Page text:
### Looking at the Young Quarterback in the NFL

With all the recent talk about the young QB’s in the NFL I wanted to take a look using my incremental yards matrix as to how they are performing in 2013. For those unfamiliar with these numbers that I use the way it works is that using data supplied by Pro Football Focus relating to length of passes we can determine how many yards an average QB would pass for on a similar set of throws. By comparing the two we can determine just how many yards the QB actually contributed to the team. The average YPA is as follows:

Behind the Line- 5.8 yards

0 to 9 yards- 6.2 yards

10 to 19 yards- 9.5 yards

20+ yards- 11.7 yards

In addition we can calculate the expected interceptions and use that to calculate yards allowed/prevented by maintaining possession of the ball. A turnover should lead to an average of 30.8 yards being gained by the opposition. So for every interception above the expectation we consider the player to have contributed a negative 30.8 yards to the team. In the past I have considered rushing yards, but I tend to think long term that is unsustainable and we have seen major cutbacks in those numbers this year for a number of “running” QB’s.

What I found most interesting in the results is that for all the talk about how great the young QB’s in the NFL are only two players truly stand out- Nick Foles and Russell Wilson. While I have not run the numbers for the entire NFL these totals should be right at the top of the NFL. In Foles’ case it’s exceptionally impressive since he does not have as many snaps as other players. Both players are improved over last season when Foles was at -85 pass yards and Wilson at 285 pass yards. After two years of numbers like this I think Wilson has cemented himself as the real deal and should be paid accordingly after the 2014 season. Foles I think we all want to see a full year of work, but its certainly a good start.

Cam Newton is getting more love this year because his team is winning but statistically he’s worse this season. Last year he was at 388 passing yards and this year is down to 125 with 6 games to go. His turnover rates are higher as well. Cam can be extended after this season but the Panthers salary cap situation may prevent that. In many ways that might be a good thing because he has draft cache and name value which can sometimes lead to bloated contracts.  I’m not sure if you want to consider elite dollars to him yet or not. RGIII is not as bad as people are making him out to be but he is a shell compared to last season when he was close to 400 yards. His turnovers are also way up and I wonder if some of the regression is his inability to run this year.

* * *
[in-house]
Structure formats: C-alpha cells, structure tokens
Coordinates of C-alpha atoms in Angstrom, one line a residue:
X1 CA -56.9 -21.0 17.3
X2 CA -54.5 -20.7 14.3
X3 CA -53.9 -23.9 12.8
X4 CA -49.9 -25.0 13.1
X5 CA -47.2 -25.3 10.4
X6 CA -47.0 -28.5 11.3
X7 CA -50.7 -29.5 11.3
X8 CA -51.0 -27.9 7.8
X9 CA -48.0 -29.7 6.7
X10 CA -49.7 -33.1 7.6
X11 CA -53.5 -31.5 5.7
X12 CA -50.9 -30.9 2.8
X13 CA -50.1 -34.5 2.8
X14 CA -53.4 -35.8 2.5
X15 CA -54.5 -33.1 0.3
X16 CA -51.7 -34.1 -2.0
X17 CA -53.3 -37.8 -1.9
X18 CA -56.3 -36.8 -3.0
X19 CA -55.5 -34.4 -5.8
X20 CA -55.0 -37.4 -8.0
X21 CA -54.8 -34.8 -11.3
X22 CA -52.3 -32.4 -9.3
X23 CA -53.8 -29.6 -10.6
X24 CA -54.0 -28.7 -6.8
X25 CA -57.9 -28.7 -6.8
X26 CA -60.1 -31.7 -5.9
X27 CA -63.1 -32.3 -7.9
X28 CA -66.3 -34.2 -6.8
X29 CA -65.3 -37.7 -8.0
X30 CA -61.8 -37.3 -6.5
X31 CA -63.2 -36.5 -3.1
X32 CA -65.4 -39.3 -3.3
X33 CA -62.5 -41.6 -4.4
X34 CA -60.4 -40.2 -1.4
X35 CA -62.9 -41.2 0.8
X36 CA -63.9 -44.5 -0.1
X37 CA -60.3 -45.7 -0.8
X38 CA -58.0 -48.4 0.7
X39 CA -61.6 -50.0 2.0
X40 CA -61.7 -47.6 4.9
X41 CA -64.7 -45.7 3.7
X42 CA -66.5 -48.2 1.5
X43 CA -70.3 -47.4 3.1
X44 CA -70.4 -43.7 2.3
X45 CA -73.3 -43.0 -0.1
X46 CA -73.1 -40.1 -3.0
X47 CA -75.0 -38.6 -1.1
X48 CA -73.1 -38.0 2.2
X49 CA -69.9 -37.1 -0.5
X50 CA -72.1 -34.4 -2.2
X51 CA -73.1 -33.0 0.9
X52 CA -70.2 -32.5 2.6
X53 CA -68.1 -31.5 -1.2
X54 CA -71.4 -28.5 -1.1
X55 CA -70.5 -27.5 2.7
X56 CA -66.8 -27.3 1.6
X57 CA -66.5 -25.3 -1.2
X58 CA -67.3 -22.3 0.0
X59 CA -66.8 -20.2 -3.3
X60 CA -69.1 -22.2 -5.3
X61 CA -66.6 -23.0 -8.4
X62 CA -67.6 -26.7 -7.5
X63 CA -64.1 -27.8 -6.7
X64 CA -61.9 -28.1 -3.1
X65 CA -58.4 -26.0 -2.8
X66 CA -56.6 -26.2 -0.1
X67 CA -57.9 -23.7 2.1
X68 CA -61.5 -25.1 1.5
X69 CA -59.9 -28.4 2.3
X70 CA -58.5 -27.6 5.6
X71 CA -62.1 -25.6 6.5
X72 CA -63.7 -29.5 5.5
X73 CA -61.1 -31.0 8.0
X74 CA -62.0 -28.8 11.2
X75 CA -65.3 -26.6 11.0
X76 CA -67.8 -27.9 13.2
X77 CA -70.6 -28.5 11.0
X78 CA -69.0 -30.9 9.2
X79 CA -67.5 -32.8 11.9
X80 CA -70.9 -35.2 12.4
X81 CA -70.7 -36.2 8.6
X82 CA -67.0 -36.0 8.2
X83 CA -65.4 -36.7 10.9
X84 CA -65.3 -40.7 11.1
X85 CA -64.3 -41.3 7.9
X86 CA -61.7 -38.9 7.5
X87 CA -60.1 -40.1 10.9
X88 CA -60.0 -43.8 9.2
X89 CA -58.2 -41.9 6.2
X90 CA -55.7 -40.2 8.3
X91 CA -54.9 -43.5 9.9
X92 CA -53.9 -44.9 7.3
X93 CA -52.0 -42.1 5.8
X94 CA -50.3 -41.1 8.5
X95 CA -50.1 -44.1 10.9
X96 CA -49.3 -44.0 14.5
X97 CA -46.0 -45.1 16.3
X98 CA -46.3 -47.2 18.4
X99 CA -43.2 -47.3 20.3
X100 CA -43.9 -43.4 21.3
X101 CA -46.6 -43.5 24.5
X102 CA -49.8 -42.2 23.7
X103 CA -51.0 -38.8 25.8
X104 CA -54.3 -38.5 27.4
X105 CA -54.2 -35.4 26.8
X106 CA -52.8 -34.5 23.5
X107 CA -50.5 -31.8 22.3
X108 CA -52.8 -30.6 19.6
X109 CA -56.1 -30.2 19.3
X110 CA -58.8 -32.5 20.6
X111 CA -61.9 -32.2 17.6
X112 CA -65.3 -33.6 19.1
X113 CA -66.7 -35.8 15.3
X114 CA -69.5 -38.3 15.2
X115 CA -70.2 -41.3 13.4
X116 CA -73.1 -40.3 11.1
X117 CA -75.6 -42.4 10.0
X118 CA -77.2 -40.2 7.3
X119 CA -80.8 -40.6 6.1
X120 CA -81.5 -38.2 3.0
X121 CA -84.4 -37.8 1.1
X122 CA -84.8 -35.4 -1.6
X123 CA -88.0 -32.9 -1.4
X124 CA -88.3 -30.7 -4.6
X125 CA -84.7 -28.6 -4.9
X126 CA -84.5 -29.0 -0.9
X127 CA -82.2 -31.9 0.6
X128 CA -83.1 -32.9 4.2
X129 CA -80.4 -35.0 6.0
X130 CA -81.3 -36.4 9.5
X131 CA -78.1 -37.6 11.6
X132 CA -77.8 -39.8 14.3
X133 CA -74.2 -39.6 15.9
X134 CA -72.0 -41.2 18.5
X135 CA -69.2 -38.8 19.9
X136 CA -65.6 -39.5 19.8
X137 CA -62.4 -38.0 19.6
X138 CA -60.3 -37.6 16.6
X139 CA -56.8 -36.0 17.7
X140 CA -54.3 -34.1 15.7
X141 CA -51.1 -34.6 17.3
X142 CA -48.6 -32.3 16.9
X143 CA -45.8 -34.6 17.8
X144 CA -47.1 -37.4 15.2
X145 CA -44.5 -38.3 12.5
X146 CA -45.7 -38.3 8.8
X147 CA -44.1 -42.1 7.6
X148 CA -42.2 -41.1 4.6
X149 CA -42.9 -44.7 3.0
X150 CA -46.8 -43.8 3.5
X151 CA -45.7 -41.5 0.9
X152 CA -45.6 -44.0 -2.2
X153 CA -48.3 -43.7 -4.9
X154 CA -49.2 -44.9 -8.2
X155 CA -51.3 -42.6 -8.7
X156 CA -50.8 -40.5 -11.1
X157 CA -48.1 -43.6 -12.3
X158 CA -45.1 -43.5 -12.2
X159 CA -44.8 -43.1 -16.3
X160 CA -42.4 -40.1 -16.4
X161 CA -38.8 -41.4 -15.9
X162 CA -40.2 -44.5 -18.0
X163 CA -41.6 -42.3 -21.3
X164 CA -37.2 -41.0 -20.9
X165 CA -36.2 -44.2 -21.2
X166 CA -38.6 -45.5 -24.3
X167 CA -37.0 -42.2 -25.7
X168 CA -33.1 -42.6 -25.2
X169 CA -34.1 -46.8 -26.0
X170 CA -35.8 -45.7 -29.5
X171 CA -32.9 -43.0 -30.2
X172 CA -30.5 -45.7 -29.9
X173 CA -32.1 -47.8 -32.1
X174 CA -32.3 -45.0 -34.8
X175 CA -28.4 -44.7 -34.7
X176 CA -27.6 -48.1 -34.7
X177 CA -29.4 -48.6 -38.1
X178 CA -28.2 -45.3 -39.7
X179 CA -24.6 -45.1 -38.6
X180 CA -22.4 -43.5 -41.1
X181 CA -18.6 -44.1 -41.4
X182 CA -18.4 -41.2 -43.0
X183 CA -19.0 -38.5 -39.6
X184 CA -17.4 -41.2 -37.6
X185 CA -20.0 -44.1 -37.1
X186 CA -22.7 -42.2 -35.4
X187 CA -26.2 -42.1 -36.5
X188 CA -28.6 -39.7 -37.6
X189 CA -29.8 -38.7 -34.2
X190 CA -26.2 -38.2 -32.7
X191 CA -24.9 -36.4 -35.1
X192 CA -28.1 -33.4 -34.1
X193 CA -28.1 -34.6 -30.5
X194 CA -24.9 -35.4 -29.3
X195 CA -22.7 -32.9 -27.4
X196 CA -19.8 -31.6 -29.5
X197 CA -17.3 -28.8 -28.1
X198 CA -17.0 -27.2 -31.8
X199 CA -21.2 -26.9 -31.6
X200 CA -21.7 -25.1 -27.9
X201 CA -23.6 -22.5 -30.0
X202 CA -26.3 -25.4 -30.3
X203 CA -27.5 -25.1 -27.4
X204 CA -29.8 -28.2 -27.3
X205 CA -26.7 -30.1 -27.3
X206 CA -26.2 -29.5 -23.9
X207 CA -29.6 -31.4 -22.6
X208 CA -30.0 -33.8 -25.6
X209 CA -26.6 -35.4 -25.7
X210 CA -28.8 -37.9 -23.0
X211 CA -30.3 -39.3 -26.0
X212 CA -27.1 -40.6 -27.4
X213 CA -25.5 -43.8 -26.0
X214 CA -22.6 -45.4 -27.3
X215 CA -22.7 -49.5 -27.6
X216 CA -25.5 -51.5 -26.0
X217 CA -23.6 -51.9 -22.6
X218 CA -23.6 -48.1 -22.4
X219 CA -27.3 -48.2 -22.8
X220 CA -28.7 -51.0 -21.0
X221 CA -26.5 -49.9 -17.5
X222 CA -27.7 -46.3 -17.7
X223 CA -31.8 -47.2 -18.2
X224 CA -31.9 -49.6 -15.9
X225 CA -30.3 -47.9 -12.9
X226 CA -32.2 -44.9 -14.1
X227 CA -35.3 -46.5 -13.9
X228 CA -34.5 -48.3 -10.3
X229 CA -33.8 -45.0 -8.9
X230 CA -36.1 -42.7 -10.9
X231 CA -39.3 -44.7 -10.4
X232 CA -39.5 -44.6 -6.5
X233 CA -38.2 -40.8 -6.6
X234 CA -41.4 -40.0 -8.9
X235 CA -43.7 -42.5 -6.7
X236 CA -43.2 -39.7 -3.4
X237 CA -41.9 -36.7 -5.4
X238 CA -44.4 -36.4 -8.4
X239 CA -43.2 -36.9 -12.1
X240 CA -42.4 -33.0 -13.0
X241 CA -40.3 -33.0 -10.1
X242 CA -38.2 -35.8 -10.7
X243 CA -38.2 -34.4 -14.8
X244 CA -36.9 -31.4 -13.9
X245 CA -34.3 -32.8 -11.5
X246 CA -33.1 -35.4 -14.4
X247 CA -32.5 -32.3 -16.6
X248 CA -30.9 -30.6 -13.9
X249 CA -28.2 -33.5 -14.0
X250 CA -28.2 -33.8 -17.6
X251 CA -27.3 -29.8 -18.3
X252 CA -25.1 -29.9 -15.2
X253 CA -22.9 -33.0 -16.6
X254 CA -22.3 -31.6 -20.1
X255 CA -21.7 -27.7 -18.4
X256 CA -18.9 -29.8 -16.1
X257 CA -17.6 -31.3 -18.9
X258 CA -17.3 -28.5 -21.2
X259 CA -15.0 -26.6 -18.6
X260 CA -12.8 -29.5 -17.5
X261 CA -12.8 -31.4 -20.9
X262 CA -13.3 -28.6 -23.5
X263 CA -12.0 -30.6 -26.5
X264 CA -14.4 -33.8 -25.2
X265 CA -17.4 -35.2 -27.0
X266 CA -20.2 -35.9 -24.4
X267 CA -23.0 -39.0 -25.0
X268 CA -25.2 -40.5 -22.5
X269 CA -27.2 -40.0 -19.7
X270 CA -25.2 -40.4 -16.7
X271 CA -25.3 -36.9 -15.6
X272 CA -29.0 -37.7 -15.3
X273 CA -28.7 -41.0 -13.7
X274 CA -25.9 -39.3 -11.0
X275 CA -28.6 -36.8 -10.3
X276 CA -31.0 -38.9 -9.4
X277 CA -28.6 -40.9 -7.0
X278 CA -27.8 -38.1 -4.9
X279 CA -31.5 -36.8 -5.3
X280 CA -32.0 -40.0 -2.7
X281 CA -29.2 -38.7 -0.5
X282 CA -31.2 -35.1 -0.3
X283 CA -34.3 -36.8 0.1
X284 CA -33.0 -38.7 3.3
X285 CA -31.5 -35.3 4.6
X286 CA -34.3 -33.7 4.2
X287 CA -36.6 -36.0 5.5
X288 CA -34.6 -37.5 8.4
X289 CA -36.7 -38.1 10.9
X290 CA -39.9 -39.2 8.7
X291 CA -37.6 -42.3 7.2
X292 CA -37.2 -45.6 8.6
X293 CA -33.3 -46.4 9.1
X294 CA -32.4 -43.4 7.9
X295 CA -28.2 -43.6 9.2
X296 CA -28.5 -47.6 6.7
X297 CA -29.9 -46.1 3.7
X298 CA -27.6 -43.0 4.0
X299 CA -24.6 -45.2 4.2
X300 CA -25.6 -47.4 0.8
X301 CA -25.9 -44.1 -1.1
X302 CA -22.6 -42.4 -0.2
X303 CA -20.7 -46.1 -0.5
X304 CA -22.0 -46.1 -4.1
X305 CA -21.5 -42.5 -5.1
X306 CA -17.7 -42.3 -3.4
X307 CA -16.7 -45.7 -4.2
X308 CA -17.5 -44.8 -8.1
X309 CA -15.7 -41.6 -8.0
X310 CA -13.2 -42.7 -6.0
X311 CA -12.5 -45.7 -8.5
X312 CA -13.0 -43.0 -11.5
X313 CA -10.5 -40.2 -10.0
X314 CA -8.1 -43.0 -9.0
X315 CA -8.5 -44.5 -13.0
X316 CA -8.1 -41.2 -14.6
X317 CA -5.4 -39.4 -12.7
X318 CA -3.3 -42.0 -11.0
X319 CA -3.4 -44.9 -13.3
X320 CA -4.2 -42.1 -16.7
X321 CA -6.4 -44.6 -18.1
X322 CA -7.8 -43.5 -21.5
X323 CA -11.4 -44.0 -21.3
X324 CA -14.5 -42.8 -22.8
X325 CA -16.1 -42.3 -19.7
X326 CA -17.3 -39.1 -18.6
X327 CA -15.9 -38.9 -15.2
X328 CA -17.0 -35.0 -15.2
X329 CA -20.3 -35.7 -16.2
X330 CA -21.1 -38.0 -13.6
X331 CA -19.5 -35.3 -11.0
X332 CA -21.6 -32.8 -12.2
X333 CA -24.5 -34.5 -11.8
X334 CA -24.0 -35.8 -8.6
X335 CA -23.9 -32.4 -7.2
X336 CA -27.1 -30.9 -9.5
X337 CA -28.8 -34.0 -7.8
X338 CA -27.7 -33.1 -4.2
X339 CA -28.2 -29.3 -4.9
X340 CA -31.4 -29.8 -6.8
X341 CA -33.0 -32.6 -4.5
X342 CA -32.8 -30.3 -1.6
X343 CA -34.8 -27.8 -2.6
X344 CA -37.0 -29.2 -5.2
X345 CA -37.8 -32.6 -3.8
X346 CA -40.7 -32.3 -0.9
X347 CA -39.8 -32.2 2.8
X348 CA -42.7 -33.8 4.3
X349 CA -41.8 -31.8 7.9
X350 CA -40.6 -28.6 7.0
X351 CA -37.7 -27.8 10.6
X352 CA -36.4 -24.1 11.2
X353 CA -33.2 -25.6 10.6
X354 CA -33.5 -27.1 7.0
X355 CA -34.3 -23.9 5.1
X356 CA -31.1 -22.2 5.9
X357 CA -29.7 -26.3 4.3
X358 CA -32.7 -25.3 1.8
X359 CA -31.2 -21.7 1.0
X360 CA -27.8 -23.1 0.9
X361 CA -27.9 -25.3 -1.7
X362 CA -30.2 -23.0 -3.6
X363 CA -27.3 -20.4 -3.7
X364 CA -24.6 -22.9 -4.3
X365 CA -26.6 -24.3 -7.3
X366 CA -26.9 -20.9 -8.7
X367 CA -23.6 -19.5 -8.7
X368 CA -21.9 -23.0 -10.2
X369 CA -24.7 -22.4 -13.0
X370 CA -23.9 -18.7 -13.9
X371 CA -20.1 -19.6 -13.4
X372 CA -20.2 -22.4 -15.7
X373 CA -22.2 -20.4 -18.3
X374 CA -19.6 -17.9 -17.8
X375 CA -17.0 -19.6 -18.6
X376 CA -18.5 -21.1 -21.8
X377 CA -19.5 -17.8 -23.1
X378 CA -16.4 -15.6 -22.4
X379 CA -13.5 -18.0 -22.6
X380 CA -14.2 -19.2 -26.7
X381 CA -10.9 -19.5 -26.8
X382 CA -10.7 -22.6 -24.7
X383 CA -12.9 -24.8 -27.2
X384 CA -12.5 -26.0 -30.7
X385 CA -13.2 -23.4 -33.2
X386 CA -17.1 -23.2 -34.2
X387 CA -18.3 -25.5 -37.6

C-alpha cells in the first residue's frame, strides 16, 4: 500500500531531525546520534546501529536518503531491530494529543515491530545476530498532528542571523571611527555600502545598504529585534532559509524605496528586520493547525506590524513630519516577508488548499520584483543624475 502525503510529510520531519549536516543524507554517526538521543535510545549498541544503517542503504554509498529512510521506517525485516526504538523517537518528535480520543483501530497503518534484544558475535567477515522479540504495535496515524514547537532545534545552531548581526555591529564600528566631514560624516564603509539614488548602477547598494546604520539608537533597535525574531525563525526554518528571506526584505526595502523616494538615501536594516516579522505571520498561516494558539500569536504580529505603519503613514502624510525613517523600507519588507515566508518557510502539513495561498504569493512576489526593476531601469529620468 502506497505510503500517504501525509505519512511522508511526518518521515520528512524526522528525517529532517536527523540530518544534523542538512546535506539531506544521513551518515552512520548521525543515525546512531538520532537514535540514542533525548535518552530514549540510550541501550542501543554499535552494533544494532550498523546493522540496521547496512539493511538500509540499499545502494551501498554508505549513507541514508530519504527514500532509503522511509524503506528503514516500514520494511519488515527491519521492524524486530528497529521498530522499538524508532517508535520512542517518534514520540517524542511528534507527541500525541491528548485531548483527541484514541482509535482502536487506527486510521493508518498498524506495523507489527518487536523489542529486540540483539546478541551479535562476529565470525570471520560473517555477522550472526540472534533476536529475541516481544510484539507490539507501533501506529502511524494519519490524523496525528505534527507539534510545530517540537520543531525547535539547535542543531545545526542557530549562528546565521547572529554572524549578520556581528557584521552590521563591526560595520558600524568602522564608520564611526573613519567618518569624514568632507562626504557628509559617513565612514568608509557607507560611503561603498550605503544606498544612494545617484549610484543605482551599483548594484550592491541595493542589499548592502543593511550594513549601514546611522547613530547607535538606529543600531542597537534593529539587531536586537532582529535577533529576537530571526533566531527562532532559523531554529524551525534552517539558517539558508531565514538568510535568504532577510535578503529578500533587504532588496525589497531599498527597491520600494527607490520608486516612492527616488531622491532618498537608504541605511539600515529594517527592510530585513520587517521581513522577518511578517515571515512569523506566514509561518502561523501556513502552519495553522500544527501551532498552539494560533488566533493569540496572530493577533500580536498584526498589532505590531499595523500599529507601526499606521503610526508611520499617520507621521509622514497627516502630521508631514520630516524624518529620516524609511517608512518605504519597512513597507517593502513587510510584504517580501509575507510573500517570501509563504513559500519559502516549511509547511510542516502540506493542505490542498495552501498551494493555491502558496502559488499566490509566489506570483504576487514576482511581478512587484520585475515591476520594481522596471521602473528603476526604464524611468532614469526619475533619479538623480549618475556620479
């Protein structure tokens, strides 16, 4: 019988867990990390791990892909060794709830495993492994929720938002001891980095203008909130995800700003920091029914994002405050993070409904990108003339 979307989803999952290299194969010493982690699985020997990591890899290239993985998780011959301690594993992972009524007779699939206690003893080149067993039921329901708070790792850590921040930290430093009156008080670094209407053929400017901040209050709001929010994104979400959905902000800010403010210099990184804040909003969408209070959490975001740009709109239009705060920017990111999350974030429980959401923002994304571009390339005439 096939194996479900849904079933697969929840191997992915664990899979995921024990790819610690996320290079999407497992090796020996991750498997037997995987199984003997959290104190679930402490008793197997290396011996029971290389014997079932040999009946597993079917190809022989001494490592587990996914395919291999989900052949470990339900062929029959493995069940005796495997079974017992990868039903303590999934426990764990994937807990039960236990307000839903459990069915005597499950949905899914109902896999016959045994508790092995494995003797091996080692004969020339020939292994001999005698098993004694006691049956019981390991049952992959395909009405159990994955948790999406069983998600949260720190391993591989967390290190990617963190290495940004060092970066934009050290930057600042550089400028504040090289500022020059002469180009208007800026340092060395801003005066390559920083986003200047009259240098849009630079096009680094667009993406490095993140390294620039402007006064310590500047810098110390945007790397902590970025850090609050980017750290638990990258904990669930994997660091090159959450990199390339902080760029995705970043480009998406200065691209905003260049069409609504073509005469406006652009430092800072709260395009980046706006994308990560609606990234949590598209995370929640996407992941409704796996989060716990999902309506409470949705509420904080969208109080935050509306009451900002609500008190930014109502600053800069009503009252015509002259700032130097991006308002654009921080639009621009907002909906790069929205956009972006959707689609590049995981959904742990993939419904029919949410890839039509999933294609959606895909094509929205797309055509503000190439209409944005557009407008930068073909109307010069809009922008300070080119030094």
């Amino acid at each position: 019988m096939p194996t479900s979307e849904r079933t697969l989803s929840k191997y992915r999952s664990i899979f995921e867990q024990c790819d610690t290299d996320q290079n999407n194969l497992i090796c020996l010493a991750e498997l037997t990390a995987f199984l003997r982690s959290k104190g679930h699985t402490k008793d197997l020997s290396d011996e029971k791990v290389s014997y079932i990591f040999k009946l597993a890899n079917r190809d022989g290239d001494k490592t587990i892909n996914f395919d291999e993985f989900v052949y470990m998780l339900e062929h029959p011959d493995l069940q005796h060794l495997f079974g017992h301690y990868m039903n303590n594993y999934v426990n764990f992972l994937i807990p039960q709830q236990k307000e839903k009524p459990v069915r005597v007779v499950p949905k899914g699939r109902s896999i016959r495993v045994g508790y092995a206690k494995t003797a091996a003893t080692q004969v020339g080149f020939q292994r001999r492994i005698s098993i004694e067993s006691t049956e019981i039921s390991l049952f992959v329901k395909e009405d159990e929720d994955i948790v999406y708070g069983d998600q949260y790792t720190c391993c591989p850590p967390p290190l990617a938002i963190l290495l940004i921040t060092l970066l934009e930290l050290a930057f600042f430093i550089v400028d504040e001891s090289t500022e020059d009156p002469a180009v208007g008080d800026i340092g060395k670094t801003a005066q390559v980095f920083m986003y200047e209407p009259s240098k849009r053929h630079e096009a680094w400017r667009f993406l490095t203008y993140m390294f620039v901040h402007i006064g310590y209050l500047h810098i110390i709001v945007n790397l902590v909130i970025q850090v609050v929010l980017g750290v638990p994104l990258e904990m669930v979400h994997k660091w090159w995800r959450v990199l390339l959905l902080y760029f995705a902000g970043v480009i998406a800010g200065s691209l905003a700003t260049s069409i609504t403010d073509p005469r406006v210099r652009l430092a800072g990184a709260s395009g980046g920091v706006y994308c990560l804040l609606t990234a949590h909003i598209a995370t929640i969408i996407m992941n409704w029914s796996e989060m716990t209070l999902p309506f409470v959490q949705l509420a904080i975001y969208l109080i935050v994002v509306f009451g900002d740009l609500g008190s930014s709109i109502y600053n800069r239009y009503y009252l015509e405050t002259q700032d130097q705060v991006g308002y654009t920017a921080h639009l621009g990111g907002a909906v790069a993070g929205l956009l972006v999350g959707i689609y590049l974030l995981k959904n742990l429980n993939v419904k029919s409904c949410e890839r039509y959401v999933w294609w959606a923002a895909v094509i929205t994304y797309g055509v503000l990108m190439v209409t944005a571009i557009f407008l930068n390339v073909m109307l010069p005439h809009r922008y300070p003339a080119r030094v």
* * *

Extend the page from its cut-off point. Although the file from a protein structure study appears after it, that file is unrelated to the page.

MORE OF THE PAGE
Andrew Luck has also been overvalued the last two season, though this represents an improvement over last year where he finished with -272 passing yards. Luck is still young but right now I could see a bit of Eli Manning in there in that he gets passes for being a number 1 pick, wins games, and has late game rallys. He is not the same style player as Manning but I could see the perception being bigger than reality. He has cut down on turnovers. At this stage it’s ridiculous to compare him to Wilson, who is just a superior player.

Colin Kaepernick has crashed. He was incredibly productive last year and this year just is not. San Francisco has to think long and hard before extending him in the offseason. I doubt they offer him more than \$15 million a season.  Andy Dalton is a turnover machine and if not for that would be a slightly above average player. He’s certainly helped by his WR corps. but the turnovers are terrible.

Perhaps the biggest surprise of all was how low Ryan Tannehill ranked. Why did he rank so poorly?  Basically anything he throws 10 yards or more down the field leads to nothing. Pin some of that blame on the Mike Wallace failure, but the bottom line is Tannehill only completes 50.5% of his passes between 10 and 19 yards and just 26.5% of his deep throws. His team calls far too many intermediate passes for his skillset right now and that hurts. 31% of his passes are travelling between 10 and 19 yards. The next closest from this group is Newton who threw about 28% of his passes in that range. Newton completes 64%. I tend to think if they had him shorten the field his numbers would improve.

Of the guys getting their first chances this year we see two camps. Neither Mike Glennon or EJ Manuel are having success passing the ball but both are at least doing something positive by limiting interceptions. This is in direct contract to Terrelle Pryor and Geno Smith who are producing average pass numbers but horrific turnover numbers. Smith’s -256 yards is nearly double the next worst player. The only players worse than him lass season were Matt Cassel (-309 TO yards) and Mark Sanchez (-332 TO yards). He is on pace to shatter those numbers. Why does his passing rank as high as it does?  He completes 46.5% of his bombs. He is below average on every other throw. If that balances out his final numbers could be scary on the season.

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### State of Rebuild – San Diego Chargers